]
];


Testing the above function to generate $100$ graphs with fixed edge and vertex count.

While loop:

n = 100;
list = {};
While[Length@list =!= n,g = RandomGraph[{57, 66}];
If[ConnectedGraphQ[g] == True,AppendTo[list, g]]]; // AbsoluteTiming


{18.411692, Null}

Above algo:

mList = Table[nRandomGraph[{57, 66}], {n}]; // AbsoluteTiming


{2.828562, Null}

A bigger example where the While method kept on running for ever...

nRandomGraph[{557, 900}]; // AbsoluteTiming


{17.551914, Null}

Now lets look at the vertex degree distribution of both lists of generated graphs.

pdfs = Module[{data = VertexDegree [#]},
smD = SmoothKernelDistribution[data]; PDF[smD, x]] &;
smdis = pdfs /@ mList;
smdisW = pdfs /@ list;


In the above we are plotting those distribution together along with their respective mean in rainbow colors. The solid lines are for graphs that the above algorithm generates. The lines with opacity are using While and RandomGraph functionality of Mathematica. Hope this gets you going!

Bias:

You can see the bias of above algorithm compared to Mathematica default RandomGraph. We draw the default pdf in dark red line. For the above algorithm $5000$ graph sample was taken and the distribution was estimated. This pdf is the thick line.

uniDis[n_, m_] := GraphPropertyDistribution[VertexDegree[g, v],
g \[Distributed] UniformGraphDistribution[n, m]];
pdfs = Module[{data = VertexDegree[#], smD},
smD = SmoothKernelDistribution[data]; PDF[smD, x]] &;
smdis = pdfs /@ mList;
Plot[Evaluate@{PDF[uniDis[57, 66], x], Mean@smdis}, {x, 0,10}, PlotRange -> All,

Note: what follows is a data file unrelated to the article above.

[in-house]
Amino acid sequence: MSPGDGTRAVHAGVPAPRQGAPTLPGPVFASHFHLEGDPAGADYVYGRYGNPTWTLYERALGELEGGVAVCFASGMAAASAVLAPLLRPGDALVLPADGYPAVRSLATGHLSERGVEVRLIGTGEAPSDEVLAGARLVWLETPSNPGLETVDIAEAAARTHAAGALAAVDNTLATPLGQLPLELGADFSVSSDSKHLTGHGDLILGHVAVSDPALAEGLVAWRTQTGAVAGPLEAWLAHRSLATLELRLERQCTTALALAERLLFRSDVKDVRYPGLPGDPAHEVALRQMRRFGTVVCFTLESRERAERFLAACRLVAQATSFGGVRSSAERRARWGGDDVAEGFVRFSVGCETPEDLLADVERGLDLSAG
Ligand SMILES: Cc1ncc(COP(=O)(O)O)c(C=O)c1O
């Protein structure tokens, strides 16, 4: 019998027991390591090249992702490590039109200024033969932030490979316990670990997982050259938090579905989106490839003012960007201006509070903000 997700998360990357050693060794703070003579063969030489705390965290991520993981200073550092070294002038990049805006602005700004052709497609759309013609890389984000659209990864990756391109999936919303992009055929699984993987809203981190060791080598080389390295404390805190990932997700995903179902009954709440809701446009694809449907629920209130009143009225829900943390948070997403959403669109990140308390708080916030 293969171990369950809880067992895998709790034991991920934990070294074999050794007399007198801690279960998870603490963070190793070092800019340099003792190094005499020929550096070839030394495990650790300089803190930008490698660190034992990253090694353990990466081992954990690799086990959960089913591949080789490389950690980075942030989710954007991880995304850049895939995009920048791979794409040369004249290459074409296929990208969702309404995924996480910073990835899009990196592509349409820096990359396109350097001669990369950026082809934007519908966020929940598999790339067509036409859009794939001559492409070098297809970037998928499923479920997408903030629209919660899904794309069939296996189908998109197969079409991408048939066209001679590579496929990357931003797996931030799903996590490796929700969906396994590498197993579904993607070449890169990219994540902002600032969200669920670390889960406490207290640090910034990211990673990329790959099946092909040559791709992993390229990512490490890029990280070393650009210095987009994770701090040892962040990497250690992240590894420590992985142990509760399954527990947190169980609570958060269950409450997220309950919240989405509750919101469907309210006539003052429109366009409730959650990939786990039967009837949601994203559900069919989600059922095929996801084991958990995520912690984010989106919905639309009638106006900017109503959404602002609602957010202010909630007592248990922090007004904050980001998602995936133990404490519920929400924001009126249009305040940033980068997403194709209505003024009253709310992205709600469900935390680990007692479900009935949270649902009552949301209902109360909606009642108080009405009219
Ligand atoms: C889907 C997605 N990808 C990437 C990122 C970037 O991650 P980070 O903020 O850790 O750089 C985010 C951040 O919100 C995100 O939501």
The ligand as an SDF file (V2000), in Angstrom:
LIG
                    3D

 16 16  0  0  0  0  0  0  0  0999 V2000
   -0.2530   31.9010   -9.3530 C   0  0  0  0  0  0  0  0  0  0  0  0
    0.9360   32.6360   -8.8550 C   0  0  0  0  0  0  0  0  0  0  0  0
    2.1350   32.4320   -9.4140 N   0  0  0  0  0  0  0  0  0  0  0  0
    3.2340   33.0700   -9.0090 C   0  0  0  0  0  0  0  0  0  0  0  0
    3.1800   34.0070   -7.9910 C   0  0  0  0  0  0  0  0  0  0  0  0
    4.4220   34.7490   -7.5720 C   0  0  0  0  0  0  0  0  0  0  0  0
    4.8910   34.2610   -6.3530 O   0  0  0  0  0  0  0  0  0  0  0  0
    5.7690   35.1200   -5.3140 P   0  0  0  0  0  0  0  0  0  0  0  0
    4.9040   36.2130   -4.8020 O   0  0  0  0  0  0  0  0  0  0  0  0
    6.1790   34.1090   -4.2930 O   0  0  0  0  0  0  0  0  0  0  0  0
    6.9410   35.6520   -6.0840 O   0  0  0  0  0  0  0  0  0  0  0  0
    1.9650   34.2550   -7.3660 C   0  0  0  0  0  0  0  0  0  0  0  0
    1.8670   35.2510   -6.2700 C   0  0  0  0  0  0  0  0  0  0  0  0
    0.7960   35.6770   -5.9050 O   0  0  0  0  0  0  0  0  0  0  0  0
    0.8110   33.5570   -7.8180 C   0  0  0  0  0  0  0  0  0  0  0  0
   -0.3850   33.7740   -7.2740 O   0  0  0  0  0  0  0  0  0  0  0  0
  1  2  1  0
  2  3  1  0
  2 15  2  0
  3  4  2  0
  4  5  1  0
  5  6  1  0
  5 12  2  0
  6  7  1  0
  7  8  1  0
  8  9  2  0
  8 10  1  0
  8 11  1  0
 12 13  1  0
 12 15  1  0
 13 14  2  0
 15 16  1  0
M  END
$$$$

PlotStyle -> {{Thick, Darker@Red}, {Thickness@.01,Directive[Red, Opacity[.4]]}}
,Filling -> {1 -> {2}},FillingStyle -> LightOrange, Axes -> None, Frame -> True]


• Are you certain that this method will generate a given graph with the same probability as a (filtered) RandomGraph? Won't the distribution be biased? Jan 15, 2014 at 22:43
• @Szabolcs It will be surely biased at its current state. But improvement can be made I guess...Whats your say? Jan 15, 2014 at 22:55
• Bigger problem if #vertices > #edges+1... Jan 16, 2014 at 0:42
• @PlatoManiac Why the graphs are biased? Jan 16, 2014 at 9:35
• @sam84 "biased" = not all graphs are generated with equal probability by this algorithm. But your question was not clear enough to tell us what distribution you were looking for and what kind of bias you can live with. Jan 16, 2014 at 14:53

Here is an algorithm that should be easy to implement and rather fast (linear time).

Generate a random tree as follows:

Start : no edges. All nodes are said to be non-tree nodes. Select a node at random and make it a tree-node.

While there are non-tree nodes left : Select a tree-node and a non-tree node, each at random, add the corresponding edge and make the non-tree node a tree-node

Once you have a tree you are guaranteed connectivity. Then you can start adding random edges (pairs of randomly selected nodes) as you wish (you may even add the edges of a RandomGraph. (mind the duplicate edges unless you want a multigraph).

Any connected graph can be generated this way. Coding may be tedious but should be straightforward!

• Any connected graph can be generated this way, but are they going to be generated with the same probability? Apr 7, 2018 at 22:08